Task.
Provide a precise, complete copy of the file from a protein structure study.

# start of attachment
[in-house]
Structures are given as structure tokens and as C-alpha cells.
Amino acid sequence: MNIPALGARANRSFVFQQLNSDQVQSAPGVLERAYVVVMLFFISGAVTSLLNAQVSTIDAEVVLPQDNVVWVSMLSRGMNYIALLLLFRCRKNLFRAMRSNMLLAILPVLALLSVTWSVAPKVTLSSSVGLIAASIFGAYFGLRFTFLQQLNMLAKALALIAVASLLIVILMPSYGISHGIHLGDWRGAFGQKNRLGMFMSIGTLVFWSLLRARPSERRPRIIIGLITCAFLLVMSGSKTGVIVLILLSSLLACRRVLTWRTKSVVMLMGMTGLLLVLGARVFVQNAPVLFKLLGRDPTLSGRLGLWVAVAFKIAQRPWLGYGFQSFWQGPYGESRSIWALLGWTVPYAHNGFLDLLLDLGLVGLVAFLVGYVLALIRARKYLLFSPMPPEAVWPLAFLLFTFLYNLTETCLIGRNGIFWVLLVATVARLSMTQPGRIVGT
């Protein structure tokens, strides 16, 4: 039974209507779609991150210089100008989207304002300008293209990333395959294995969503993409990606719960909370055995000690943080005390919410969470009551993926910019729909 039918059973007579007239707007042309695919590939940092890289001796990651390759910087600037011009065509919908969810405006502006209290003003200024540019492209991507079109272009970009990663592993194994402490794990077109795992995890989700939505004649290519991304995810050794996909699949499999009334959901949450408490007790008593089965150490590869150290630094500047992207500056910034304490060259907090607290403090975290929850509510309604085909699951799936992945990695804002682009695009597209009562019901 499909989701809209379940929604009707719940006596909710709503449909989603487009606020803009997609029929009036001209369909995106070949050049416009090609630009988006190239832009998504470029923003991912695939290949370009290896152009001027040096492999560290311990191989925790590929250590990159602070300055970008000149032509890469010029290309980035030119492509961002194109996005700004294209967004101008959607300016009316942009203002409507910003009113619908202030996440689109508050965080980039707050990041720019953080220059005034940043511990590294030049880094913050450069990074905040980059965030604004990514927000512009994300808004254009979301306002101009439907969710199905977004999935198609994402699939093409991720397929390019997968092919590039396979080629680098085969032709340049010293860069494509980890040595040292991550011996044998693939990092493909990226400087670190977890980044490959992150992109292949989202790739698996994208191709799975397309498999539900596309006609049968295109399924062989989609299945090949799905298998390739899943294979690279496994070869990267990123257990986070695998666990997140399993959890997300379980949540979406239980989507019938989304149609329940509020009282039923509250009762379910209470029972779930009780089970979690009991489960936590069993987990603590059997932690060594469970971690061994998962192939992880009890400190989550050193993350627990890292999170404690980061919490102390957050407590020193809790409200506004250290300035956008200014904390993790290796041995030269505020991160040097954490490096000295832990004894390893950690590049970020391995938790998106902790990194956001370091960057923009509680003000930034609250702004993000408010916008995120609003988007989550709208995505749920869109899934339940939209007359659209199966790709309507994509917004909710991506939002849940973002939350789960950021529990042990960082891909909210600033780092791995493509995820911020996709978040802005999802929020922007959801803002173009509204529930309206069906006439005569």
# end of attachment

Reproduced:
[in-house]
Structures are given as structure tokens and as C-alpha cells.
Amino acid sequence: MNIPALGARANRSFVFQQLNSDQVQSAPGVLERAYVVVMLFFISGAVTSLLNAQVSTIDAEVVLPQDNVVWVSMLSRGMNYIALLLLFRCRKNLFRAMRSNMLLAILPVLALLSVTWSVAPKVTLSSSVGLIAASIFGAYFGLRFTFLQQLNMLAKALALIAVASLLIVILMPSYGISHGIHLGDWRGAFGQKNRLGMFMSIGTLVFWSLLRARPSERRPRIIIGLITCAFLLVMSGSKTGVIVLILLSSLLACRRVLTWRTKSVVMLMGMTGLLLVLGARVFVQNAPVLFKLLGRDPTLSGRLGLWVAVAFKIAQRPWLGYGFQSFWQGPYGESRSIWALLGWTVPYAHNGFLDLLLDLGLVGLVAFLVGYVLALIRARKYLLFSPMPPEAVWPLAFLLFTFLYNLTETCLIGRNGIFWVLLVATVARLSMTQPGRIVGT
């Protein structure tokens, strides 16, 4: 039974209507779609991150210089100008989207304002300008293209990333395959294995969503993409990606719960909370055995000690943080005390919410969470009551993926910019729909 039918059973007579007239707007042309695919590939940092890289001796990651390759910087600037011009065509919908969810405006502006209290003003200024540019492209991507079109272009970009990663592993194994402490794990077109795992995890989700939505004649290519991304995810050794996909699949499999009334959901949450408490007790008593089965150490590869150290630094500047992207500056910034304490060259907090607290403090975290929850509510309604085909699951799936992945990695804002682009695009597209009562019901 499909989701809209379940929604009707719940006596909710709503449909989603487009606020803009997609029929009036001209369909995106070949050049416009090609630009988006190239832009998504470029923003991912695939290949370009290896152009001027040096492999560290311990191989925790590929250590990159602070300055970008000149032509890469010029290309980035030119492509961002194109996005700004294209967004101008959607300016009316942009203002409507910003009113619908202030996440689109508050965080980039707050990041720019953080220059005034940043511990590294030049880094913050450069990074905040980059965030604004990514927000512009994300808004254009979301306002101009439907969710199905977004999935198609994402699939093409991720397929390019997968092919590039396979080629680098085969032709340049010293860069494509980890040595040292991550011996044998693939990092493909990226400087670190977890980044490959992150992109292949989202790739698996994208191709799975397309498999539900596309006609049968295109399924062989989609299945090949799905298998390739899943294979690279496994070869990267990123257990986070695998666990997140399993959890997300379980949540979406239980989507019938989304149609329940509020009282039923509250009762379910209470029972779930009780089970979690009991489960936590069993987990603590059997932690060594469970971690061994998962192939992880009890400190989550050193993350627990890292999170404690980061919490102390957050407590020193809790409200506004250290300035956008200014904390993790290796041995030269505020991160040097954490490096000295832990004894390893950690590049970020391995938790998106902790990194956001370091960057923009509680003000930034609250702004993000408010916008995120609003988007989550709208995505749920869109899934339940939209007359659209199966790709309507994509917004909710991506939002849940973002939350789960950021529990042990960082891909909210600033780092791995493509995820911020996709978040802005999802929020922007959801803002173009509204529930309206069906006439005569």